This week is National Pollinator Week and we couldn’t be more excited! You have probably been hearing more about pollinators in the last few years and wondering what exactly all the fuss is about. The populations of pollinators (which include bees, butterflies, flies, wasps, hummingbirds, and bats) are changing and some populations are in decline. This is due mostly to loss of nesting habitat and food source. Other contributors include disease, chemical misuse, pollution, and changes in climate patterns.
Pollinators are an important part of our food source as humans. One to every 3 or 4 bites of food we take can be attributed to the influence of pollinators. Those slices of tasty tomatoes on your BLT wouldn’t be there if it weren’t for pollinators. Flowering plants need pollinators to produce viable seed so they can continue to create new generations.
What can we do to help?
Continue educating yourself. Keep reading articles from trusted sources to have a better understanding of the life cycles of pollinators and how your actions may impact pollinator populations.
Plant pollinator plants.
Learn about the options for annuals, perennials, herbs, trees, and shrubs that are beneficial to pollinators. Start with native plants. You don’t have to completely turn your lawn into a prairie. Start small. Even a few plants chosen specifically for the varying needs of pollinators would have a great impact if everyone chose to participate.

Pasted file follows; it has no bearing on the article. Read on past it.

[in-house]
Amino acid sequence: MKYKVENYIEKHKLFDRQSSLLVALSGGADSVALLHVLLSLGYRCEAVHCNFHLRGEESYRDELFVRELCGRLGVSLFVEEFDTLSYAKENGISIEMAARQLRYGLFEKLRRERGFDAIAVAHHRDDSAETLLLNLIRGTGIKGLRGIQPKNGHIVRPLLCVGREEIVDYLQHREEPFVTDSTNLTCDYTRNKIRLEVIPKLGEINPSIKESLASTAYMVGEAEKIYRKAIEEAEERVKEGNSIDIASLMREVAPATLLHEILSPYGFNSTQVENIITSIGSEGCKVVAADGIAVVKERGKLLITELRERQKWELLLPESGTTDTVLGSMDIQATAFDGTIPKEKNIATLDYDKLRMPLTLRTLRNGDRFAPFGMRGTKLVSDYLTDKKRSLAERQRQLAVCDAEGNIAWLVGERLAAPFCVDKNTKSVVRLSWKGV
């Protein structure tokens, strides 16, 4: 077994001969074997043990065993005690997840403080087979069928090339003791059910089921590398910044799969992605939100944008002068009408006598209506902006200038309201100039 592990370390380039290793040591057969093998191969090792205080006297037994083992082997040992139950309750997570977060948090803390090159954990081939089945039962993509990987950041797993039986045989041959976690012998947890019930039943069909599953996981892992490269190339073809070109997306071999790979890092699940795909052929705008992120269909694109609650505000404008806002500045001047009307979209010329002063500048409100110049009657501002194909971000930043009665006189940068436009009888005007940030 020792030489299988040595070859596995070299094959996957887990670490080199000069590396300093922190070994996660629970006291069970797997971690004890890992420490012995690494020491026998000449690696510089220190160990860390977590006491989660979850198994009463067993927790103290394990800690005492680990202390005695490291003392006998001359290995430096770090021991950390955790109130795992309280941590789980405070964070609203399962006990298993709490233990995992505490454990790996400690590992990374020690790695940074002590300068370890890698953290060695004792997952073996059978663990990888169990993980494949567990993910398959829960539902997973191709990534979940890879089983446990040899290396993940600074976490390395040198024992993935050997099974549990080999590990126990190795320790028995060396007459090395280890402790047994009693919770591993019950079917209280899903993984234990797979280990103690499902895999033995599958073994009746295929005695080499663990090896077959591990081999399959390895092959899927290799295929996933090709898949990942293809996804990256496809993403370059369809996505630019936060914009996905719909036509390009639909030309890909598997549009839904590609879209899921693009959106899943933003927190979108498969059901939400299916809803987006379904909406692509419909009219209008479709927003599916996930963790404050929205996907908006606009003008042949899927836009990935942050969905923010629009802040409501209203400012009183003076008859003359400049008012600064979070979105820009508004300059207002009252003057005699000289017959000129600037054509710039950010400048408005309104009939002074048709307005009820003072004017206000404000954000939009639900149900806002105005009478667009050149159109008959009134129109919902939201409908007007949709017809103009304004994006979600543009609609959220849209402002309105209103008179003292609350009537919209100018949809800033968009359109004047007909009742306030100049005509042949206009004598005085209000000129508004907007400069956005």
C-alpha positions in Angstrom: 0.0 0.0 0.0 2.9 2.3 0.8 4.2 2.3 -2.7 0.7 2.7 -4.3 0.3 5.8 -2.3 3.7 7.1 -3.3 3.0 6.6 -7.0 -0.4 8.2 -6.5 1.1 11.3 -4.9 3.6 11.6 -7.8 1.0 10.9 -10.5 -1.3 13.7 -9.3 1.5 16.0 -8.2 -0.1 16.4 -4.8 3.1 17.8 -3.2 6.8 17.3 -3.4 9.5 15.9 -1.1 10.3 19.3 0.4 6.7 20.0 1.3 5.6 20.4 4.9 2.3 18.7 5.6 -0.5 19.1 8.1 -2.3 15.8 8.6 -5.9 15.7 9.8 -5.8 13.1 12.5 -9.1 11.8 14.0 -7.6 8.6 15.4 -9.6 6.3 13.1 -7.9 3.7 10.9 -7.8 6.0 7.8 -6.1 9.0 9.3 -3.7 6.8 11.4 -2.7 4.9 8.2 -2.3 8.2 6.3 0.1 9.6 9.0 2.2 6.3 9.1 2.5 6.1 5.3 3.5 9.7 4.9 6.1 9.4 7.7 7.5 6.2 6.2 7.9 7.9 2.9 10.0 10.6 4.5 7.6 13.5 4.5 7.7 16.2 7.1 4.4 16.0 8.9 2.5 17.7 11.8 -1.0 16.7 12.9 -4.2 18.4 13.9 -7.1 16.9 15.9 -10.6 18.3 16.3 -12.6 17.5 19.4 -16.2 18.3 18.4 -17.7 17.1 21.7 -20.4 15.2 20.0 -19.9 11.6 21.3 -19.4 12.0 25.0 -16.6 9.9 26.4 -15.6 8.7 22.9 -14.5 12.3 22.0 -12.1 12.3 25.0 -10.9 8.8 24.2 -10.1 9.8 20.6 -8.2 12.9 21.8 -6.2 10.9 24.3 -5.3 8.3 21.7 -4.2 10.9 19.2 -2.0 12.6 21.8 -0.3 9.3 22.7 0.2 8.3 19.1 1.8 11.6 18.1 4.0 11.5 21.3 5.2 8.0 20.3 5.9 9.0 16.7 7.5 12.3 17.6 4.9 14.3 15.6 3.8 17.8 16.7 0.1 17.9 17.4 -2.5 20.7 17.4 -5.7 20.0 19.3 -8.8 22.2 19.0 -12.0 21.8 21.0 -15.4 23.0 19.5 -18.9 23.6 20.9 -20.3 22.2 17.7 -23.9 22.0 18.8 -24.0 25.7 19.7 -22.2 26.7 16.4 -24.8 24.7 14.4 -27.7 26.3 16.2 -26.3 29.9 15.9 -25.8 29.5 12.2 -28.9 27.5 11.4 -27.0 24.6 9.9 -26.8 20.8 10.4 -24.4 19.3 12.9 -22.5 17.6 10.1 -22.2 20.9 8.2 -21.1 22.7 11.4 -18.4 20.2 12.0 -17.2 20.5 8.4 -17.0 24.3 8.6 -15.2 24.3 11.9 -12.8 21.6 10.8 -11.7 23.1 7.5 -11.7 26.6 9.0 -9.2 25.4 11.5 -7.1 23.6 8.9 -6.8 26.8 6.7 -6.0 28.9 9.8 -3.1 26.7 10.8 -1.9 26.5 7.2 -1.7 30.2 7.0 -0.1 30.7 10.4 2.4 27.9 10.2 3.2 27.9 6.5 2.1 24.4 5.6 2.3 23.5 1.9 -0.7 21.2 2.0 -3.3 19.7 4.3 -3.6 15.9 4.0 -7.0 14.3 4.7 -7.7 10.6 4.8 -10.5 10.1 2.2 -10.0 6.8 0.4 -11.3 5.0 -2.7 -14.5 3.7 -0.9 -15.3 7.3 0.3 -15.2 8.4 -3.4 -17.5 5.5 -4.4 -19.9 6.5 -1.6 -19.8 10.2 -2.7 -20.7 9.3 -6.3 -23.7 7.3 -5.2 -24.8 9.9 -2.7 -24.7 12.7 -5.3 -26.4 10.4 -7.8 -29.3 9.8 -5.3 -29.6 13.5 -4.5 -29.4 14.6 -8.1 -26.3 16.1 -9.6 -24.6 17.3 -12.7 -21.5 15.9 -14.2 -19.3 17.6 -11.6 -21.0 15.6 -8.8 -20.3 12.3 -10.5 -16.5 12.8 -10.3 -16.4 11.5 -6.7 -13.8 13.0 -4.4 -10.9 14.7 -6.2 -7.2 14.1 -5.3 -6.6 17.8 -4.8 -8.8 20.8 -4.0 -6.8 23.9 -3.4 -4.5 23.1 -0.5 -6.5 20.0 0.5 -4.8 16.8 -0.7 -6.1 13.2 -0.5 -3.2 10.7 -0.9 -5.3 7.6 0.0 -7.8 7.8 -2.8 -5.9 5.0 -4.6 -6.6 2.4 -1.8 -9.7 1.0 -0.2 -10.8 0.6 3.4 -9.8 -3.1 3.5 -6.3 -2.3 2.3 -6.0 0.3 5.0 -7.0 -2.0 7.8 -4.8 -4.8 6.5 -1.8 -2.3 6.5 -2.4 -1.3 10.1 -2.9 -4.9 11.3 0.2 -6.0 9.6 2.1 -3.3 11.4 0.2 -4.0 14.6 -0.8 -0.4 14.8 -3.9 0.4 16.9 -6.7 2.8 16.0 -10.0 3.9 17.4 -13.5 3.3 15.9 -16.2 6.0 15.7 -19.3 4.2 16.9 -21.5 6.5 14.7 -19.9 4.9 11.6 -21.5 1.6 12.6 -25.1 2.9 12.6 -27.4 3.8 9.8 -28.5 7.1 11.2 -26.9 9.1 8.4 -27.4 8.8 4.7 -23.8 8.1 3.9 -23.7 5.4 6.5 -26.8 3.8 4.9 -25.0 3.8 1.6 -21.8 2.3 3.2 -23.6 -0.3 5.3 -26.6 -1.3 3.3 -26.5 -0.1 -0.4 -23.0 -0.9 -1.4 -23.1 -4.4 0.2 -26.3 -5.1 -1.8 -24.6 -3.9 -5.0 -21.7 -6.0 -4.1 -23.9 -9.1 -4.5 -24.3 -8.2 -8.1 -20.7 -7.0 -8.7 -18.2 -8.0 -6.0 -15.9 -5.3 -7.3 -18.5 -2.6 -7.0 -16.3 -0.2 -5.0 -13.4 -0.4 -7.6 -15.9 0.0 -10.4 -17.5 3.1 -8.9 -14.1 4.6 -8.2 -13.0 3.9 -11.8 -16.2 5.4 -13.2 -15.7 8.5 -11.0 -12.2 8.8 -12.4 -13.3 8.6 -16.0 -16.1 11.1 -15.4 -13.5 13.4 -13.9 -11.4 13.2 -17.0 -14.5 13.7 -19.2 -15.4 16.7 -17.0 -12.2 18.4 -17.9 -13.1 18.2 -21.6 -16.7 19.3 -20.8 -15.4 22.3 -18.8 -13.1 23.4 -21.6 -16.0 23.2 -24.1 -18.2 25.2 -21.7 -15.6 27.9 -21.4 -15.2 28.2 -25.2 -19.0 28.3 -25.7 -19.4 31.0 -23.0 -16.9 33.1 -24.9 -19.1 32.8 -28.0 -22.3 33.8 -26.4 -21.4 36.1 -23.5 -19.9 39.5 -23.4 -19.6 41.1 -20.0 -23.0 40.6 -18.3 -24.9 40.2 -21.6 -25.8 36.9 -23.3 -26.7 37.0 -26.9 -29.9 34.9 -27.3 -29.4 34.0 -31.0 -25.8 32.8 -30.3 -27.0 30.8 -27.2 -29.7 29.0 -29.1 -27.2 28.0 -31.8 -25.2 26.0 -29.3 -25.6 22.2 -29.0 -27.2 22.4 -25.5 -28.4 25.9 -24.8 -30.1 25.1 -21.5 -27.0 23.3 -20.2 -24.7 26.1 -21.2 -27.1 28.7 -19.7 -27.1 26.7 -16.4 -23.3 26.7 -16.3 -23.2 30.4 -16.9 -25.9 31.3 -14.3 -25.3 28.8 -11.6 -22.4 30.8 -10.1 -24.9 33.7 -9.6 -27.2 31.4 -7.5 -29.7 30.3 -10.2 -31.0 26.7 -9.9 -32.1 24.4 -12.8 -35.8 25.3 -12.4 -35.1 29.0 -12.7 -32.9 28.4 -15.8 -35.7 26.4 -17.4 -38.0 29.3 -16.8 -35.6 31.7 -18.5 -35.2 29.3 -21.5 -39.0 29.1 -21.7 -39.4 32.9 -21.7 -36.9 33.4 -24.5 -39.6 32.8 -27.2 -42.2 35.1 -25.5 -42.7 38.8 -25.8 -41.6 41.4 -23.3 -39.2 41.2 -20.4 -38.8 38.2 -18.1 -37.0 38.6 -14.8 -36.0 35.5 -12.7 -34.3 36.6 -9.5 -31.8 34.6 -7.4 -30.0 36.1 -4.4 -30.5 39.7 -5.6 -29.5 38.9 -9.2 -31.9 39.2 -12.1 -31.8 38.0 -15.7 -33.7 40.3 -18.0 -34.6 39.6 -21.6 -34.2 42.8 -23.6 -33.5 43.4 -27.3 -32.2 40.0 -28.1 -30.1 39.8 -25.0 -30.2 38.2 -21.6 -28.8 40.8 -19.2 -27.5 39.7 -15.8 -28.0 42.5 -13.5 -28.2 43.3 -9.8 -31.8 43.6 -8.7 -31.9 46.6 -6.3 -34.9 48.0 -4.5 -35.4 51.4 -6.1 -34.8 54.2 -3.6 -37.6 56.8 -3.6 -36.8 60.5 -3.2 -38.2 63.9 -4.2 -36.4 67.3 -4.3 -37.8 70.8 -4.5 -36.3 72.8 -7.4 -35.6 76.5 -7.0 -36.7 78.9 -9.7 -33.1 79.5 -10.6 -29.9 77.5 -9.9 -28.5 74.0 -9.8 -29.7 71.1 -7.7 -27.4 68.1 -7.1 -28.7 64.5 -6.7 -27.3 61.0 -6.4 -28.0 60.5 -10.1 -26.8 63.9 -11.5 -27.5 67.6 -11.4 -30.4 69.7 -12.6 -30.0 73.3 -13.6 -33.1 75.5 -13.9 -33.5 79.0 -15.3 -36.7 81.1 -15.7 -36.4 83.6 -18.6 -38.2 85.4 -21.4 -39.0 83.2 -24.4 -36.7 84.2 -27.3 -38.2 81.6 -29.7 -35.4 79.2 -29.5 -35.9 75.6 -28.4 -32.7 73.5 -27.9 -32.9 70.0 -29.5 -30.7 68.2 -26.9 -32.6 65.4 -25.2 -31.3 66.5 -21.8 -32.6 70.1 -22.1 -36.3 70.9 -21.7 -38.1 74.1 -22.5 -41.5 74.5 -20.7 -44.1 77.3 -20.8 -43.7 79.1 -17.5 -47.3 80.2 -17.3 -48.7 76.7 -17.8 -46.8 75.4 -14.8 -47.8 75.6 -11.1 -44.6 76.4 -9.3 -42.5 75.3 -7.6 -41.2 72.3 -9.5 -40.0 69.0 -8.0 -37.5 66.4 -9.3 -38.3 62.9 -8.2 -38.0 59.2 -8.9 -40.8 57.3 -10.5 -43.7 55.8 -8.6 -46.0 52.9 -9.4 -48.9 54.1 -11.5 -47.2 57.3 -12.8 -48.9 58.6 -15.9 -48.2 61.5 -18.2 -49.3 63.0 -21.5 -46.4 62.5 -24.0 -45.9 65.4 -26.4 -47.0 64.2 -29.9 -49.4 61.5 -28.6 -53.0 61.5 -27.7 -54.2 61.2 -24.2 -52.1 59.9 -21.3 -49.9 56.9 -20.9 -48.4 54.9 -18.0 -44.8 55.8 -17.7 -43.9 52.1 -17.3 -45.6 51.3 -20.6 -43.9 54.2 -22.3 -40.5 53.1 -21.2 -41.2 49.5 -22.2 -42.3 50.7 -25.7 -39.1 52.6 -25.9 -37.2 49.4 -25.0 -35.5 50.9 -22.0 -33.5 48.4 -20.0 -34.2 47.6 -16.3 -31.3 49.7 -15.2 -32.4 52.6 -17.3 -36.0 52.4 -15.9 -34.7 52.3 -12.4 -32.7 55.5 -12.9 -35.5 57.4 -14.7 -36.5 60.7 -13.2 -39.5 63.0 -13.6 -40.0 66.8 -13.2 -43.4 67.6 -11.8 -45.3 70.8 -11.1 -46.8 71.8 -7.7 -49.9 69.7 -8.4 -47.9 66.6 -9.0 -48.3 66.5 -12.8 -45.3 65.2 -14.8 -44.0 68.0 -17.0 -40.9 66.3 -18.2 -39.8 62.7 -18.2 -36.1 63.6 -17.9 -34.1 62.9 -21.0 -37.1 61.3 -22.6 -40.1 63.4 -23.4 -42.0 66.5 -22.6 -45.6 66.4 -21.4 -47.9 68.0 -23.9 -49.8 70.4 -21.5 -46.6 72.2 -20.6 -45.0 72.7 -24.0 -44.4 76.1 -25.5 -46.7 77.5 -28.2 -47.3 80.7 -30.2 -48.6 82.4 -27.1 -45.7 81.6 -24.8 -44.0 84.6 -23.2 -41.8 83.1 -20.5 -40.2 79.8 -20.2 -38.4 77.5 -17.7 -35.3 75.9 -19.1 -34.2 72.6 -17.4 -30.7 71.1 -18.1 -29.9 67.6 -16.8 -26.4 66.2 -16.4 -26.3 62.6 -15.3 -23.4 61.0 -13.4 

Overcome your fear of bees.
It is startling when you are outside and you hear that buzzing around your head. Instead of blindly swatting around and aggravating your insect friend, try to relax. Look around, find the bee. See what flowers are in bloom in the area that the pollinators might be visiting. Watch their visits to each flower. Seeing these hard workers doing their job helps you appreciate their impact on our natural world and takes away some of our instinctual fear of them.
Limit your use of insecticides.
Many chemicals we use in our landscapes to control insect pests can harm pollinators as well. Research the pests you need to control before aggressively spraying. There might be options that can minimize the risk of harm to pollinators while effectively controlling other insect pests.
Share your knowledge and deeds.
Talk about pollinator to your friends ands and neighbors. Just saying, ‘I planted a couple of pollinator-friendly perennials this year’ can inspire others to want to learn more and continue the positive action of invigorating our pollinator populations.